The story of Buddy and Boyd begins with a young teacher fresh out of grad school stepping foot on a politically charged campus, with Stan Kenton humming in his head.
Lance Boyd was 26. A Minnesota guy. Trombone player. And in 1968, a green teaching assistant in the University of Montana Department of Music.
Buddy DeFranco, meanwhile, was a world away from Missoula, the hottest jazz clarinetist on the planet. Even with a map, he probably couldn't find the mountain town that would, in 30 years, host a world-class jazz festival bearing his name.
A decade ago, both of their lives collided in a way that neither would have ever dreamed. Least of all the young teacher who had, to that point, never taken a jazz lesson in his life, said the now-67-year-old Boyd.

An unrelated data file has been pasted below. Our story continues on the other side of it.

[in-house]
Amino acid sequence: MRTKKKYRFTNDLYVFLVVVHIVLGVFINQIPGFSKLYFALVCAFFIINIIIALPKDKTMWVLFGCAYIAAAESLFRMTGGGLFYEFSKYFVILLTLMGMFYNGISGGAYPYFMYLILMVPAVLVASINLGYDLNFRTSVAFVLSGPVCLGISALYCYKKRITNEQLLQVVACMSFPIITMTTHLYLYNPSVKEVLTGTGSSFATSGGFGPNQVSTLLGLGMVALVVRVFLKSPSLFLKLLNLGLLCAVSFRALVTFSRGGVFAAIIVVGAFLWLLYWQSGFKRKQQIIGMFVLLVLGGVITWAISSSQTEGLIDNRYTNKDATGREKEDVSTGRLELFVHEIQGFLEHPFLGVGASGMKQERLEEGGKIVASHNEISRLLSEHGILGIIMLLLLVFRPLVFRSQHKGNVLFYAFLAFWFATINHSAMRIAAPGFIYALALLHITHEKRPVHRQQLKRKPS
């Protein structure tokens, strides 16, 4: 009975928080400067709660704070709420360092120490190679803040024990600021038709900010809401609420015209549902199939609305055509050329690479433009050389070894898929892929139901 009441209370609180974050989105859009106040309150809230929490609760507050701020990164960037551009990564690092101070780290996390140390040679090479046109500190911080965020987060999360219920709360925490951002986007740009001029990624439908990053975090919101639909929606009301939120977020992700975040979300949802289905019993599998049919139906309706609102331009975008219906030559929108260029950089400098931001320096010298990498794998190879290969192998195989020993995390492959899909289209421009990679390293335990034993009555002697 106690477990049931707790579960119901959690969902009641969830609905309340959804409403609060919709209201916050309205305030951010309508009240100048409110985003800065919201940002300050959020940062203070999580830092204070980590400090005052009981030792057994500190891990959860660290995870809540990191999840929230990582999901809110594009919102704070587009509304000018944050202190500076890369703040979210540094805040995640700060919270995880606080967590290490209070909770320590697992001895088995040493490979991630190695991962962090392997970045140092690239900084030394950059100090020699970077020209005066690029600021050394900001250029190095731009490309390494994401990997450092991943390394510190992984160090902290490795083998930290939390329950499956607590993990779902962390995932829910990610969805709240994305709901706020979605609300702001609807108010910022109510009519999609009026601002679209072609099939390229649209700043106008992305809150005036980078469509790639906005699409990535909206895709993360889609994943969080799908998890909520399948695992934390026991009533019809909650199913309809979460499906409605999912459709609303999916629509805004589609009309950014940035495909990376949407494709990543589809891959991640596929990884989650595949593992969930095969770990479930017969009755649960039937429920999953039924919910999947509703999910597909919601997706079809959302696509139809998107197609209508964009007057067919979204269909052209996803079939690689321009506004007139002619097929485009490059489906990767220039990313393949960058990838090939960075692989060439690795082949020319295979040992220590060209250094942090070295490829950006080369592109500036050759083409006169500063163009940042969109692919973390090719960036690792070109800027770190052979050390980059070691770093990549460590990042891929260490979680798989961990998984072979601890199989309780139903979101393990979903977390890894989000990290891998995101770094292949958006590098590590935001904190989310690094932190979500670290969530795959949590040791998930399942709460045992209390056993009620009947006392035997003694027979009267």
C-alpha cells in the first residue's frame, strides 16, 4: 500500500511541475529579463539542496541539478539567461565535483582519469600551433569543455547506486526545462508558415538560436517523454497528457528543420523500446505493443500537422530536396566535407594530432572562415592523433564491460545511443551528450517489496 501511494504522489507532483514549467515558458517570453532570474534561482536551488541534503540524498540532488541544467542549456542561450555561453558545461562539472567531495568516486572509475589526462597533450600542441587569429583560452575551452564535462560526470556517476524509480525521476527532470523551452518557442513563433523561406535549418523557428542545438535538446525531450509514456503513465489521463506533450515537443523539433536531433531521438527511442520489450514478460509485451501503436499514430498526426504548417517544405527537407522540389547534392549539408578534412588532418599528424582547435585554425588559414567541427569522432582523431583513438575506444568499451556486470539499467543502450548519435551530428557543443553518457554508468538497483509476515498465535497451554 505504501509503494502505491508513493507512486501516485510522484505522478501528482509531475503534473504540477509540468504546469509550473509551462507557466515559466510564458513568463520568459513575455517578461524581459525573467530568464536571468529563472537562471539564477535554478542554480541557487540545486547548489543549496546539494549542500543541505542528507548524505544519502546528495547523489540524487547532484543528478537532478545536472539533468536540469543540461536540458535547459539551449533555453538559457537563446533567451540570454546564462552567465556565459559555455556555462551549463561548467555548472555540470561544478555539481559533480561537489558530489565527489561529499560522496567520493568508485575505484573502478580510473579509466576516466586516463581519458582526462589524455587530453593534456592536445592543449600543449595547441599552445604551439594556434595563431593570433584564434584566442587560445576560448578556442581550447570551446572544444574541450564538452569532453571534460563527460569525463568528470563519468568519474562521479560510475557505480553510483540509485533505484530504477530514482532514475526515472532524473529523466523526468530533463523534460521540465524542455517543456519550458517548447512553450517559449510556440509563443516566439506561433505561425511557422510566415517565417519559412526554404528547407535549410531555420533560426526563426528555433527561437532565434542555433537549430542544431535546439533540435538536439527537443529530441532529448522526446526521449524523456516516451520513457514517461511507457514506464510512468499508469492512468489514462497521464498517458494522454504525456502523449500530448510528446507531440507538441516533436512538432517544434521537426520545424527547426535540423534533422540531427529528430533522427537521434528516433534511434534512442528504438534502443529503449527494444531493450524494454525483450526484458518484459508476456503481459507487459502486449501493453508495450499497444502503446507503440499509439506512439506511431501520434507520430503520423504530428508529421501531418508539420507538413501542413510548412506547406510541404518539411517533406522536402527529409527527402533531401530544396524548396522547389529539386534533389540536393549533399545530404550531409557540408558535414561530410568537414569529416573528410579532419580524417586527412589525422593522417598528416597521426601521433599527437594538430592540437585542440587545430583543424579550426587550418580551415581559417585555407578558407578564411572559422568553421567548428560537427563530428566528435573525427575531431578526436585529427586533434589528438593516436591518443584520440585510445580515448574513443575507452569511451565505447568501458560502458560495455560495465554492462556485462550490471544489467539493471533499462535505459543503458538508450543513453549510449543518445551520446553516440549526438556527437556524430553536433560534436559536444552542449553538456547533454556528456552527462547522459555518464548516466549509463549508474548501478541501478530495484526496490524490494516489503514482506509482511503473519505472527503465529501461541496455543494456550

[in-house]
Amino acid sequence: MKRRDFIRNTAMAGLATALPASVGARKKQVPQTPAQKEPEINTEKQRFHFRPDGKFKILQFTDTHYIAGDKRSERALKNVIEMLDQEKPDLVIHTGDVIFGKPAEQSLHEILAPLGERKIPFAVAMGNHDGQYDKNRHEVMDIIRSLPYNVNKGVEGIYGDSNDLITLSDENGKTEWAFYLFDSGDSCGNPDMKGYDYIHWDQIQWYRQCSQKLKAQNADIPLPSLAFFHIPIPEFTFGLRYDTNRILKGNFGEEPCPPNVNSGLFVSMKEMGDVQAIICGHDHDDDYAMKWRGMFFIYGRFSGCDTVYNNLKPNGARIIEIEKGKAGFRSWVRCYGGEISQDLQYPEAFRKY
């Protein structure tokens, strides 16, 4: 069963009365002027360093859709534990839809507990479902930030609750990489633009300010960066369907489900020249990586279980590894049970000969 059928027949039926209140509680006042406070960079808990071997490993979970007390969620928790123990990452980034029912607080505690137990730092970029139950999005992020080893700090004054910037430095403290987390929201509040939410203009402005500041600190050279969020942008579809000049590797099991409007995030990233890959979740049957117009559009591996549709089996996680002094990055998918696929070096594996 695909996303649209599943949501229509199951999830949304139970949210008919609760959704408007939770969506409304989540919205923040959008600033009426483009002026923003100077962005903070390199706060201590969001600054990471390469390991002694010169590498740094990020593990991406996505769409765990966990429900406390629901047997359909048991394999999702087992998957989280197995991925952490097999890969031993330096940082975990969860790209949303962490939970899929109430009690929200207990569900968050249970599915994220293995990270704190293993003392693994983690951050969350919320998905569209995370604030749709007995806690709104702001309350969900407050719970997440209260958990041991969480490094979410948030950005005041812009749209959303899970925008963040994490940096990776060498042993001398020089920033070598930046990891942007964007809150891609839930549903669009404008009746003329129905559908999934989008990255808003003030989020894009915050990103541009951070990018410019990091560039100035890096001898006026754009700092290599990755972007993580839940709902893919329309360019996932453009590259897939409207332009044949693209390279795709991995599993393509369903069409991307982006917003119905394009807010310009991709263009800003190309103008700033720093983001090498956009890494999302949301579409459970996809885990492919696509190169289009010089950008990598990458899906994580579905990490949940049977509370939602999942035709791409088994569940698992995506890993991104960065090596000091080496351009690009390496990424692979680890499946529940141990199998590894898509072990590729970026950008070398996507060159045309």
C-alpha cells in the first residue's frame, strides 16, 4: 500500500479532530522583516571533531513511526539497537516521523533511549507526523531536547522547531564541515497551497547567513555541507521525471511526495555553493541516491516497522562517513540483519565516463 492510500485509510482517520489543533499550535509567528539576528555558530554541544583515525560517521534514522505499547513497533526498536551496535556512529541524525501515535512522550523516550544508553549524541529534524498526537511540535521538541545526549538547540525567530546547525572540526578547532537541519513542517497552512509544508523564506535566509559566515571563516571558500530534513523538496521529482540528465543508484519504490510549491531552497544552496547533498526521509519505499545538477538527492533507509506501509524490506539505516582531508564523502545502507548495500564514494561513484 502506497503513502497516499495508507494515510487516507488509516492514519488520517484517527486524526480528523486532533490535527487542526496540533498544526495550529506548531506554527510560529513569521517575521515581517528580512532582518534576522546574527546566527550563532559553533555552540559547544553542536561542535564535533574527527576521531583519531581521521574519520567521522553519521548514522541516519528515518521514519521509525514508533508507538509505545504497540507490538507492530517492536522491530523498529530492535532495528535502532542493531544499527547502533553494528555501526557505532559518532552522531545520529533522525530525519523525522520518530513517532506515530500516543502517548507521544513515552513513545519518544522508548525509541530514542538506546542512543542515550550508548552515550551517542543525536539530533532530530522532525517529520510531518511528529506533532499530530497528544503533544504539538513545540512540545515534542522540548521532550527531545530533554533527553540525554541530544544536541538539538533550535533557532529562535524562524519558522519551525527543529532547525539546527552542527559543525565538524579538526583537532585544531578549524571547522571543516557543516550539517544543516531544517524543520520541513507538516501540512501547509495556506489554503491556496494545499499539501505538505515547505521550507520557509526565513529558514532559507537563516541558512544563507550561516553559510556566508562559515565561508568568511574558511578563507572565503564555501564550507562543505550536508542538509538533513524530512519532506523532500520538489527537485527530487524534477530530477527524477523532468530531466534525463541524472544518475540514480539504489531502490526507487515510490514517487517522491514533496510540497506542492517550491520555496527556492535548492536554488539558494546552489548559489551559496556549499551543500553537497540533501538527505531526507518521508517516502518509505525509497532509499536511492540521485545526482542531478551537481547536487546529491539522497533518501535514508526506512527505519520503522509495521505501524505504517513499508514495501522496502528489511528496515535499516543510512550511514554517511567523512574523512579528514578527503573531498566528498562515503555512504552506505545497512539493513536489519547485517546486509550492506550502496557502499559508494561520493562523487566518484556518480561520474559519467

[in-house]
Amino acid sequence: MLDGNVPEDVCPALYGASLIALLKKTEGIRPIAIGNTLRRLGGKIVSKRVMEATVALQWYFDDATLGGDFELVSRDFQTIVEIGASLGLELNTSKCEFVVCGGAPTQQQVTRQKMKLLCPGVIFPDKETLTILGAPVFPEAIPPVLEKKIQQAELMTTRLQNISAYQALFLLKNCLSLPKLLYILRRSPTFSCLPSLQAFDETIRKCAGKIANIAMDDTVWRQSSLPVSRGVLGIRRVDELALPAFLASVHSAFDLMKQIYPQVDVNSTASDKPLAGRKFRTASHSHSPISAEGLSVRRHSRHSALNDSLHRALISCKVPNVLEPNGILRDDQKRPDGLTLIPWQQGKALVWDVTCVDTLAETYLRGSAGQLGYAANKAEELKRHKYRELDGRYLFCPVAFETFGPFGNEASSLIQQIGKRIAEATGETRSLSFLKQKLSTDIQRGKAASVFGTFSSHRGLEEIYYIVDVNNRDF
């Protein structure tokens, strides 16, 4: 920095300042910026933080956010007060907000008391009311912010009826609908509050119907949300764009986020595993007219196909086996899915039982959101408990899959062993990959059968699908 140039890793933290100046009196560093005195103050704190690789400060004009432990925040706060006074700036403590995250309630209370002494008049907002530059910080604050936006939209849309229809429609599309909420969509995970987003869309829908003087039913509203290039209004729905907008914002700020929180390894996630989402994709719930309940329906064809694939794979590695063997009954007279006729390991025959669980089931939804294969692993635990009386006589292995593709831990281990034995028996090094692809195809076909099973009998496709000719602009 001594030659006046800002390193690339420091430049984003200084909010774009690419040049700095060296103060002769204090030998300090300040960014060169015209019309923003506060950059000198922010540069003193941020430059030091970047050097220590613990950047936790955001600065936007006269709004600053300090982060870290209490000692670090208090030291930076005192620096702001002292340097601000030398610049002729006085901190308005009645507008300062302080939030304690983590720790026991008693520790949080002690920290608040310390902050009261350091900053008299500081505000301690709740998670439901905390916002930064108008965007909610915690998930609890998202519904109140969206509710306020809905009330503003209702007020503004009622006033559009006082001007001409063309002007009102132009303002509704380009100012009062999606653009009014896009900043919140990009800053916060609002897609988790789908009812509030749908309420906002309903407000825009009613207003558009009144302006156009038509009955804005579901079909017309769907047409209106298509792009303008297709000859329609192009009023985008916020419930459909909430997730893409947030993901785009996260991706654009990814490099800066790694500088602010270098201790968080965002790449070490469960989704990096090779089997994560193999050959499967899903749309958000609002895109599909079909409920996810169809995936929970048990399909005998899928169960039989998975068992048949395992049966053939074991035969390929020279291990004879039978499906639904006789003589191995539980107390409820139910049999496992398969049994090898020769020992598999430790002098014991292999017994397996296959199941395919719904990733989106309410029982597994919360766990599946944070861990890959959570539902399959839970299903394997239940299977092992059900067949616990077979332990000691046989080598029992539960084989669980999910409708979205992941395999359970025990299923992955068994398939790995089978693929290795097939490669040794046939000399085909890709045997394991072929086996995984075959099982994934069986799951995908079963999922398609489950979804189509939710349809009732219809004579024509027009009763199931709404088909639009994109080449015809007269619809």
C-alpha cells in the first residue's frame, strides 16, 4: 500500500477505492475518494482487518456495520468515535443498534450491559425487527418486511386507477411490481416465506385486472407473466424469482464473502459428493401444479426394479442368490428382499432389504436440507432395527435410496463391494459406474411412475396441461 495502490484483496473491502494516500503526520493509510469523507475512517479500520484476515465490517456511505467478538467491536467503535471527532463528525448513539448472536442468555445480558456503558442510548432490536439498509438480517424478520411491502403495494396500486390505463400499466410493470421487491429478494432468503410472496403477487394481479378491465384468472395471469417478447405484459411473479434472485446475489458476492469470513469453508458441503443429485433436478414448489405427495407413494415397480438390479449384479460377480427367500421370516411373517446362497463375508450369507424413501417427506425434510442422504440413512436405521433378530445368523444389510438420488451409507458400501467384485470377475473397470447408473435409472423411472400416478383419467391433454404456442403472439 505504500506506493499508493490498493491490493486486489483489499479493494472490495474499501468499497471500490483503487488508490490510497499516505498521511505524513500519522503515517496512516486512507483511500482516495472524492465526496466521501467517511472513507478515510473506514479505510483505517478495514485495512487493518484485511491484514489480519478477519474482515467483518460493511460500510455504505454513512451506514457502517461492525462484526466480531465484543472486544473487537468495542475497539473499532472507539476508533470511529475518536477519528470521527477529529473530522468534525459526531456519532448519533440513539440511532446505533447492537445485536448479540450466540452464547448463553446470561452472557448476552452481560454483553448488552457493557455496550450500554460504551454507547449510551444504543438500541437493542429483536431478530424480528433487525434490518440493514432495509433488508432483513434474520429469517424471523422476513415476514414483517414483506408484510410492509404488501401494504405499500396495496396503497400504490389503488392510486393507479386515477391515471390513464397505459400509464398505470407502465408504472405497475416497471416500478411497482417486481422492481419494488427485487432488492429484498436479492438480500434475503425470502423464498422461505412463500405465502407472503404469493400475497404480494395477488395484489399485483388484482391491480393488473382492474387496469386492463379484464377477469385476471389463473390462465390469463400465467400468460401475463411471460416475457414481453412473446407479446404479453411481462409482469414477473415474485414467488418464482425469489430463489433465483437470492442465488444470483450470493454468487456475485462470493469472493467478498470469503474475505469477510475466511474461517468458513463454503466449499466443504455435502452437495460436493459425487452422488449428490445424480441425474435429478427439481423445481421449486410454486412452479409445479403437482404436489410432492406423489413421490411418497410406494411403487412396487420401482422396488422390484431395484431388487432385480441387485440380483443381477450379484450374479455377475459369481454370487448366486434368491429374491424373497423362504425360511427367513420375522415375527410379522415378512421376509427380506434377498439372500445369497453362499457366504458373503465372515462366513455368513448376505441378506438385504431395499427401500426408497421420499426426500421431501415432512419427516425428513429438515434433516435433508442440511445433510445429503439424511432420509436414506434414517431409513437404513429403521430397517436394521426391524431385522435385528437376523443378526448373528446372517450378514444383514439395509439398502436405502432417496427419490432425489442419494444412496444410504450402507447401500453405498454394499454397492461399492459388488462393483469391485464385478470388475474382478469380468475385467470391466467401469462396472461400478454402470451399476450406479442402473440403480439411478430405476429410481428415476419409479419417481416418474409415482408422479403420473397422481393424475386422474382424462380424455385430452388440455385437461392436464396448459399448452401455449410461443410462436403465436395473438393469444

"I didn't," he said, "know what the hell I was doing."
Quite a statement for Lance Boyd. Missoulians know him as the musical director of the UM Buddy DeFranco Jazz Festival, which is celebrating its 10th anniversary this year.
Official or unofficial, that's "Missoula institution" status.
The UM Jazz Festival began in 1981, almost 20 years before Buddy DeFranco put his name to it.
It was Boyd who wanted it. Appointed to take over the "jazz workshop" in 1970, he had no plans of being a jazz instructor. Certainly he loved the genre, and had lots of experience playing in jazz groups back in Minnesota. But Boyd never figured jazz would become his life and legacy.
But this is how you improvise a career.
"It's kind of amazing how the path you think you're on turns into another path," said Boyd, as he was preparing for this weekend's jazz festival. "I don't see myself as a jazz person. I consider myself a band director who deals in the area of jazz."